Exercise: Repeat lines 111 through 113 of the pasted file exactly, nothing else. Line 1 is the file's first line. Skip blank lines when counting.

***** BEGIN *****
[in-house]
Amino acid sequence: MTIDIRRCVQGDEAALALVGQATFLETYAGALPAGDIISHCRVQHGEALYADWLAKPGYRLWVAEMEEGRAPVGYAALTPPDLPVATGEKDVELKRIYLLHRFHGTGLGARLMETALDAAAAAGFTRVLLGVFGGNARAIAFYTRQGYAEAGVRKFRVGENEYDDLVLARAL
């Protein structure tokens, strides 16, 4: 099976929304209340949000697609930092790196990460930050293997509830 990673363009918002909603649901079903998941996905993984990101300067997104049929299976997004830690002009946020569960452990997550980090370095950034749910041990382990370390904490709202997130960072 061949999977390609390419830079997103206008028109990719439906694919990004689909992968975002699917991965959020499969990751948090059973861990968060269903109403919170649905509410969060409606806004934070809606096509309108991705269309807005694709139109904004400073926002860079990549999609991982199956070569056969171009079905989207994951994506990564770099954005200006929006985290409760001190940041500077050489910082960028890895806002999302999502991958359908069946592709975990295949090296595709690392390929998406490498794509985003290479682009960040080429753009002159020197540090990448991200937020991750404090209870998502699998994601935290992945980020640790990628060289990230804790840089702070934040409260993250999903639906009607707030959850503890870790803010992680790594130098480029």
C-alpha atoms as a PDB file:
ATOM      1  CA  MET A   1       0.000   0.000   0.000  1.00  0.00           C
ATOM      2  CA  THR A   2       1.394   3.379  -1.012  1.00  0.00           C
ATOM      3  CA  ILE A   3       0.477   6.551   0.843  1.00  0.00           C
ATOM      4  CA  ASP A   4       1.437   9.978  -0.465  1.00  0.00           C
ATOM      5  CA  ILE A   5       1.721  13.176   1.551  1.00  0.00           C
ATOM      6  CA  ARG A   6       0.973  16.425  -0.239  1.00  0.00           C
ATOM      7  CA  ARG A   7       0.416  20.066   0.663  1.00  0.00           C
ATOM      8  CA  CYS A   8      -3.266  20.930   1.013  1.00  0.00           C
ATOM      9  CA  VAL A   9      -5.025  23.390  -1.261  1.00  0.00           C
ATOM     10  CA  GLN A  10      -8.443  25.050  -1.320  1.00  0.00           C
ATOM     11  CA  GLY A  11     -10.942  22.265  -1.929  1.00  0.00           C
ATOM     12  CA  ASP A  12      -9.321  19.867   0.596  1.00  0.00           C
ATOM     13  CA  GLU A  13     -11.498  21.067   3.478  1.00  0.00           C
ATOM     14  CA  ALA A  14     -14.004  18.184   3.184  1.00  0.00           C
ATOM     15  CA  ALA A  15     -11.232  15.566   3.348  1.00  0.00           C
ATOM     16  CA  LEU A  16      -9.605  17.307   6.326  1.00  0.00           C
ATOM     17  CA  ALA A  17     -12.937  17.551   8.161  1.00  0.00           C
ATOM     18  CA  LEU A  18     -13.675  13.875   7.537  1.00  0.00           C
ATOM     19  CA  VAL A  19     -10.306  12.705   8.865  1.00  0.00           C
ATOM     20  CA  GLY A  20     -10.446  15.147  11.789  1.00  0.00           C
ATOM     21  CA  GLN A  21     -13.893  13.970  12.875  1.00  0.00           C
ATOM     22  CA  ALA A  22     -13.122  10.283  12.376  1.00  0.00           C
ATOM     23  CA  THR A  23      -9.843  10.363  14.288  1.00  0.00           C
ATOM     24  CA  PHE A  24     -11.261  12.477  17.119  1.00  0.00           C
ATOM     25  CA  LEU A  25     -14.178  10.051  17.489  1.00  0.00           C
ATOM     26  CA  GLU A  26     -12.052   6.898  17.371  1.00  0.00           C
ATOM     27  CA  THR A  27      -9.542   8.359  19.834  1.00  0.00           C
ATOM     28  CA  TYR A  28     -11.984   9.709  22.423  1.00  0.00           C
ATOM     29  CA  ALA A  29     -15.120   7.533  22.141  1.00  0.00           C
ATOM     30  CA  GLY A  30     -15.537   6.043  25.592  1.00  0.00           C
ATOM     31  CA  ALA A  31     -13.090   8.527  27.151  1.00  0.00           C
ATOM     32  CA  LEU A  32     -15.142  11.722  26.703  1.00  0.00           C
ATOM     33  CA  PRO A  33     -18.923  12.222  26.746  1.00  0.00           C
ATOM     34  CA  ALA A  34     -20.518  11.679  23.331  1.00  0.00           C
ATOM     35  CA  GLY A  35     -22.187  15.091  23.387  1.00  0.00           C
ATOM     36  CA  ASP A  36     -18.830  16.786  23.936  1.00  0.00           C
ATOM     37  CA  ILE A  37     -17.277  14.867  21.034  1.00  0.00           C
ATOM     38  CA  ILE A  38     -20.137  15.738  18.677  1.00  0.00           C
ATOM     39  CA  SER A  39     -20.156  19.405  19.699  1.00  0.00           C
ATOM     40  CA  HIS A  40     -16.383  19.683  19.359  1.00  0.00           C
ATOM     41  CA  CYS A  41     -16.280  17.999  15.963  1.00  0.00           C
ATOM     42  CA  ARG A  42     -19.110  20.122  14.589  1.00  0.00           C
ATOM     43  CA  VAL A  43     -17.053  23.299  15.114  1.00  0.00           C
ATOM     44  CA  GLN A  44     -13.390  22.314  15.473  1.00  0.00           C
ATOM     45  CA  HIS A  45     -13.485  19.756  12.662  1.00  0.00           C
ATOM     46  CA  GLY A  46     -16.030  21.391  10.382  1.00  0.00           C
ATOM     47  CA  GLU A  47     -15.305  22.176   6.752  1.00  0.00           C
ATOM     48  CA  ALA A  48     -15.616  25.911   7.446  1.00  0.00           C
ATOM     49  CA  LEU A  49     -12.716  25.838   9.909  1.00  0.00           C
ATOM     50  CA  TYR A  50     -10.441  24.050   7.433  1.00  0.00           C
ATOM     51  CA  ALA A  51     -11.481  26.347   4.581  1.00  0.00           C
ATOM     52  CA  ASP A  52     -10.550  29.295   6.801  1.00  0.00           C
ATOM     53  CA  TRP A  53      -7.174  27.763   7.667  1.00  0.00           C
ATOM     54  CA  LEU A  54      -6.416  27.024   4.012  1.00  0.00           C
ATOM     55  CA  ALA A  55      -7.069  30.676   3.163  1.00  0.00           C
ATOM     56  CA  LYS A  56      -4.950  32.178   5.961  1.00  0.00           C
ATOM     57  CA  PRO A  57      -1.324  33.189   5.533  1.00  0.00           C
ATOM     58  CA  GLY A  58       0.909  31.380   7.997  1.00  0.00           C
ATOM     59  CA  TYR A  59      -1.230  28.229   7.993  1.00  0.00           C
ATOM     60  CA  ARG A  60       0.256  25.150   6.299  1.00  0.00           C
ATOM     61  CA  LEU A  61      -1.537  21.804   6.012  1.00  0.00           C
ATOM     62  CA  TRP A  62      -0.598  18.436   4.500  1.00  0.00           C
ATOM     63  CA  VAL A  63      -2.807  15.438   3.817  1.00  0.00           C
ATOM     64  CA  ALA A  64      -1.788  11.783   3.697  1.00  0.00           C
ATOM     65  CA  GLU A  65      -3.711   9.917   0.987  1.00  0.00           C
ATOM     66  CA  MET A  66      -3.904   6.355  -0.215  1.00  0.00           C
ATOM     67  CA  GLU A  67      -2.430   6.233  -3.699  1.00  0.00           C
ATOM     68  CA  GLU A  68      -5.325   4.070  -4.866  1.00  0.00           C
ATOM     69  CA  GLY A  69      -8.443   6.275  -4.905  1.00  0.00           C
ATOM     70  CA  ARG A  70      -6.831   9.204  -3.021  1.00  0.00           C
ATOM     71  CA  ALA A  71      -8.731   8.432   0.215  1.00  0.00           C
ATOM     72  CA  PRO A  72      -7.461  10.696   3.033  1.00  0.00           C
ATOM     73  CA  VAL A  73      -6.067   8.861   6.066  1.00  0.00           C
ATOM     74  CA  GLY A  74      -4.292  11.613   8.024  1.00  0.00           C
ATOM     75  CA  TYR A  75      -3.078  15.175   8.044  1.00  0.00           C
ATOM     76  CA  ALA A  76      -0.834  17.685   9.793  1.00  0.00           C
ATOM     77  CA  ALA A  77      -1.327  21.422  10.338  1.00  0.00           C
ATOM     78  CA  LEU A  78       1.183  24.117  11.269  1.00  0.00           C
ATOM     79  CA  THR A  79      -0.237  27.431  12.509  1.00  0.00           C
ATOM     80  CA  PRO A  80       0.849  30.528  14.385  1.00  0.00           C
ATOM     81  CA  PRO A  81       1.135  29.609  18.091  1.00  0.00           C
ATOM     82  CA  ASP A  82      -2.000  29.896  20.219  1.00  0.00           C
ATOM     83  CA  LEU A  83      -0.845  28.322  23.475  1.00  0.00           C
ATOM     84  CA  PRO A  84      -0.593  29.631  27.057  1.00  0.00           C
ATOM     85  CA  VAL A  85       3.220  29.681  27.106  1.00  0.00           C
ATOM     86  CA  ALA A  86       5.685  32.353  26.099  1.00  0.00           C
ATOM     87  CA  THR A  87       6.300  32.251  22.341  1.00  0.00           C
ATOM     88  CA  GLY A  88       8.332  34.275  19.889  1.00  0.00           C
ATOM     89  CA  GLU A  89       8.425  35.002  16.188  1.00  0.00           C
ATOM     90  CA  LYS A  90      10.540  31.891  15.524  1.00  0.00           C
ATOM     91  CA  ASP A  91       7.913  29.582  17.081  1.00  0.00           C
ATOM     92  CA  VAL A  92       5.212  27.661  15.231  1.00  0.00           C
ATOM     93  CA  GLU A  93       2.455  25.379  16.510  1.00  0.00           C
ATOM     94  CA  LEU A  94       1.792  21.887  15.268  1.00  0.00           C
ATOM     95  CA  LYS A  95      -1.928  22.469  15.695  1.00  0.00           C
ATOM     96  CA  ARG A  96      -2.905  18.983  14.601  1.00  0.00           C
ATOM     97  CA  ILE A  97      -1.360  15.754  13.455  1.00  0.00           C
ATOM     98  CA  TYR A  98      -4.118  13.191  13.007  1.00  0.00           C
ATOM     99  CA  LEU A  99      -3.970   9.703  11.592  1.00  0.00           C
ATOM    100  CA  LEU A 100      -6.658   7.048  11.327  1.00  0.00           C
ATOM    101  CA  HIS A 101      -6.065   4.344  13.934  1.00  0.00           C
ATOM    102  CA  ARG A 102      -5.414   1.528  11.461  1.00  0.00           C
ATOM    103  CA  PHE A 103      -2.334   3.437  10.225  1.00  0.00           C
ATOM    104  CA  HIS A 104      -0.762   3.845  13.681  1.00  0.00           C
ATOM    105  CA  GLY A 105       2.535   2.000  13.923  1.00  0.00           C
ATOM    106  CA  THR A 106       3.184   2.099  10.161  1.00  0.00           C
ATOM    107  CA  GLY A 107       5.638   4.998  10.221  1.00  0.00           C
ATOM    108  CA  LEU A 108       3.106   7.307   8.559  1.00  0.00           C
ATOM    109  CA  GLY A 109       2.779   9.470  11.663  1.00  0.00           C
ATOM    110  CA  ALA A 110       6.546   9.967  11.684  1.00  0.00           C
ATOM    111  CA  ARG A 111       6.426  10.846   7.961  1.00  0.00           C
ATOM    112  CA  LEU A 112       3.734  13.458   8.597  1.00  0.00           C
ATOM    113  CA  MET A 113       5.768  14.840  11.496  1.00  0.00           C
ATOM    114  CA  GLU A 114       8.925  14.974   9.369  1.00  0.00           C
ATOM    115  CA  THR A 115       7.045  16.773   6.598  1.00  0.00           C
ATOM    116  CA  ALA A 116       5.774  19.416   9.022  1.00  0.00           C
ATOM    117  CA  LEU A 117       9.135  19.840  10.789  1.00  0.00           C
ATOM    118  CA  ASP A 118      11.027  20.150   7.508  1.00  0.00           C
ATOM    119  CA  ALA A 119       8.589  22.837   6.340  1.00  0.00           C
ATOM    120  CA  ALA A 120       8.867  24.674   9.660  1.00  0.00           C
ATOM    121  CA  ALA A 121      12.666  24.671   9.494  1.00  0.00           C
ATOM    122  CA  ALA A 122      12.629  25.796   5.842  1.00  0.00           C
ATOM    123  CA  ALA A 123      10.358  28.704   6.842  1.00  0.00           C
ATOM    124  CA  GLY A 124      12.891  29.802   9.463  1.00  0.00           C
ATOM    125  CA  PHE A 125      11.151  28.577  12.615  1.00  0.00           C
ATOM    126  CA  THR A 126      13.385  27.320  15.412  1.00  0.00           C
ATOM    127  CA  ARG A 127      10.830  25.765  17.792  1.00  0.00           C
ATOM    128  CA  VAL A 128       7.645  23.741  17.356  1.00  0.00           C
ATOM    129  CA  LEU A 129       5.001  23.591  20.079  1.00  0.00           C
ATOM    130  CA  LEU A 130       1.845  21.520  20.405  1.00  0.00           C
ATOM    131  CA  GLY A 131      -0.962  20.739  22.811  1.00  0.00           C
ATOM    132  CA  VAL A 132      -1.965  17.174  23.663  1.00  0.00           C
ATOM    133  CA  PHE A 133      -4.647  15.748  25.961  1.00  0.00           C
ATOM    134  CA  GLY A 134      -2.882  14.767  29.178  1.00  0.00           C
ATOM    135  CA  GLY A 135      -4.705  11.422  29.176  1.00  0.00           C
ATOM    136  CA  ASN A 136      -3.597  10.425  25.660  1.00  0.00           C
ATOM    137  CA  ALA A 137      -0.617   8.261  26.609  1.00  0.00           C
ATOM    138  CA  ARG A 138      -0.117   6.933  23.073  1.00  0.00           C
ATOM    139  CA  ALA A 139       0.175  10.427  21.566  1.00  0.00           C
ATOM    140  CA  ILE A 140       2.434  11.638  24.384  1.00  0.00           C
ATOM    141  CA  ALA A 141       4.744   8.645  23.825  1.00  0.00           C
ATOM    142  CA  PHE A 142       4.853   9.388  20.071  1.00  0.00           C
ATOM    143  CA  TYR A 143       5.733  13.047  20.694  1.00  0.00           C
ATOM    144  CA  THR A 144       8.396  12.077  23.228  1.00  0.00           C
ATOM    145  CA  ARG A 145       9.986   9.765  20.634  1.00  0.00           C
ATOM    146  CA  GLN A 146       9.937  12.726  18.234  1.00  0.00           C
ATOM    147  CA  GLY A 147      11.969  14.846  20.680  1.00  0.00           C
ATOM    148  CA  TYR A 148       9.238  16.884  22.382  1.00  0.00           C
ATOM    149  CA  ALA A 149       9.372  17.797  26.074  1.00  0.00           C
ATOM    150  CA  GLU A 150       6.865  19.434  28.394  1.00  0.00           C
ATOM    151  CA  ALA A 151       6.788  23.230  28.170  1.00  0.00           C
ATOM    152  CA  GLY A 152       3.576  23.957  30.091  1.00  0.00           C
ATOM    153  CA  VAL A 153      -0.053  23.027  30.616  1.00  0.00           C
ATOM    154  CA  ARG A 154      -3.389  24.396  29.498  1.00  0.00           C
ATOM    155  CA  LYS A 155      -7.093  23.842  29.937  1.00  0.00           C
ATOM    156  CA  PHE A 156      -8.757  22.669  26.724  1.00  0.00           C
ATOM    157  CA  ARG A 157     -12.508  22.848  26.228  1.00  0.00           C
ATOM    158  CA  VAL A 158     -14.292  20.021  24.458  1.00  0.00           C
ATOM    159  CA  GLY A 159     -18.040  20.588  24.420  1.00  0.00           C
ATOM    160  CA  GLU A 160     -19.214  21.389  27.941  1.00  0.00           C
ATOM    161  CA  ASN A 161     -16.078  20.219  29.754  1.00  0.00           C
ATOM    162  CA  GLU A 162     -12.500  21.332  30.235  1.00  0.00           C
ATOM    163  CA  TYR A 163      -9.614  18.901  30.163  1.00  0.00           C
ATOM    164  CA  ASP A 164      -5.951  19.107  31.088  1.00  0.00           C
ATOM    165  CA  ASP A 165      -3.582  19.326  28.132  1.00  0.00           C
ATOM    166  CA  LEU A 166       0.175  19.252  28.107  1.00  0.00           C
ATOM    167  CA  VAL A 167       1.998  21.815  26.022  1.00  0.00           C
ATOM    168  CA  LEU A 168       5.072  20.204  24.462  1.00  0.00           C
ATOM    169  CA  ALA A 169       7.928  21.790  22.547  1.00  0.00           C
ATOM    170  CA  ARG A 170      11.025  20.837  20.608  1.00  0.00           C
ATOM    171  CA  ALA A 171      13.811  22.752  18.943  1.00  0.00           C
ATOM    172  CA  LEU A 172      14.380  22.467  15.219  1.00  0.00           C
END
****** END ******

ATOM    107  CA  GLY A 107       5.638   4.998  10.221  1.00  0.00           C
ATOM    108  CA  LEU A 108       3.106   7.307   8.559  1.00  0.00           C
ATOM    109  CA  GLY A 109       2.779   9.470  11.663  1.00  0.00           C